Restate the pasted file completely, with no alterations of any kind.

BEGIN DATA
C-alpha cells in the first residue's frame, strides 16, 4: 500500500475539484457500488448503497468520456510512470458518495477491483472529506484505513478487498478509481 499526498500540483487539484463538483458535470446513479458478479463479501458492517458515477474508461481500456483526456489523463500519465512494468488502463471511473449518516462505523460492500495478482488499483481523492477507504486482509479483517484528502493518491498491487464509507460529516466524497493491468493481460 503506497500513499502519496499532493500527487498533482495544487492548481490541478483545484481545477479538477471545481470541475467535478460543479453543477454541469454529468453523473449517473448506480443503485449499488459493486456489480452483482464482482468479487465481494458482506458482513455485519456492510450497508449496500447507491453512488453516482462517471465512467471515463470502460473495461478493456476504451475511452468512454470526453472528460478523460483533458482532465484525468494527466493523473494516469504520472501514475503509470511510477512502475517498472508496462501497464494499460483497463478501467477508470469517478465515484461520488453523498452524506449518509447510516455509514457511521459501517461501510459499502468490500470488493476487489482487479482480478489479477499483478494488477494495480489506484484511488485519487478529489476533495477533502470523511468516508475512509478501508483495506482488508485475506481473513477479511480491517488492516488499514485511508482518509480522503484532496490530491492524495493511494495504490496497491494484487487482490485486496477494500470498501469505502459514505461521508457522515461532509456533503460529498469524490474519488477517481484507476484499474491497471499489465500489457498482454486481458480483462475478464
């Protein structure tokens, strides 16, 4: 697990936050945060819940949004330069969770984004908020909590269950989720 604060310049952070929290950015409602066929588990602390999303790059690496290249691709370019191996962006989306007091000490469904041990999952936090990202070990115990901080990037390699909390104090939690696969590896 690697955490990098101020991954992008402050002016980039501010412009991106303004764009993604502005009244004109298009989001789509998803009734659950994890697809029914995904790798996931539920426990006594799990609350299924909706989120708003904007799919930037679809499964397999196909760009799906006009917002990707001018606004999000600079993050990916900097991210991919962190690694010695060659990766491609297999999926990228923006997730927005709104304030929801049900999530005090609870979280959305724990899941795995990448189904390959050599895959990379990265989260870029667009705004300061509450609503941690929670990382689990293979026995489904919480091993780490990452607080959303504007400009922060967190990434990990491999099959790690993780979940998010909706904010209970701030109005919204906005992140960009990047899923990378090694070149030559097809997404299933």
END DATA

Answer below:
C-alpha cells in the first residue's frame, strides 16, 4: 500500500475539484457500488448503497468520456510512470458518495477491483472529506484505513478487498478509481 499526498500540483487539484463538483458535470446513479458478479463479501458492517458515477474508461481500456483526456489523463500519465512494468488502463471511473449518516462505523460492500495478482488499483481523492477507504486482509479483517484528502493518491498491487464509507460529516466524497493491468493481460 503506497500513499502519496499532493500527487498533482495544487492548481490541478483545484481545477479538477471545481470541475467535478460543479453543477454541469454529468453523473449517473448506480443503485449499488459493486456489480452483482464482482468479487465481494458482506458482513455485519456492510450497508449496500447507491453512488453516482462517471465512467471515463470502460473495461478493456476504451475511452468512454470526453472528460478523460483533458482532465484525468494527466493523473494516469504520472501514475503509470511510477512502475517498472508496462501497464494499460483497463478501467477508470469517478465515484461520488453523498452524506449518509447510516455509514457511521459501517461501510459499502468490500470488493476487489482487479482480478489479477499483478494488477494495480489506484484511488485519487478529489476533495477533502470523511468516508475512509478501508483495506482488508485475506481473513477479511480491517488492516488499514485511508482518509480522503484532496490530491492524495493511494495504490496497491494484487487482490485486496477494500470498501469505502459514505461521508457522515461532509456533503460529498469524490474519488477517481484507476484499474491497471499489465500489457498482454486481458480483462475478464
């Protein structure tokens, strides 16, 4: 697990936050945060819940949004330069969770984004908020909590269950989720 604060310049952070929290950015409602066929588990602390999303790059690496290249691709370019191996962006989306007091000490469904041990999952936090990202070990115990901080990037390699909390104090939690696969590896 690697955490990098101020991954992008402050002016980039501010412009991106303004764009993604502005009244004109298009989001789509998803009734659950994890697809029914995904790798996931539920426990006594799990609350299924909706989120708003904007799919930037679809499964397999196909760009799906006009917002990707001018606004999000600079993050990916900097991210991919962190690694010695060659990766491609297999999926990228923006997730927005709104304030929801049900999530005090609870979280959305724990899941795995990448189904390959050599895959990379990265989260870029667009705004300061509450609503941690929670990382689990293979026995489904919480091993780490990452607080959303504007400009922060967190990434990990491999099959790690993780979940998010909706904010209970701030109005919204906005992140960009990047899923990378090694070149030559097809997404299933």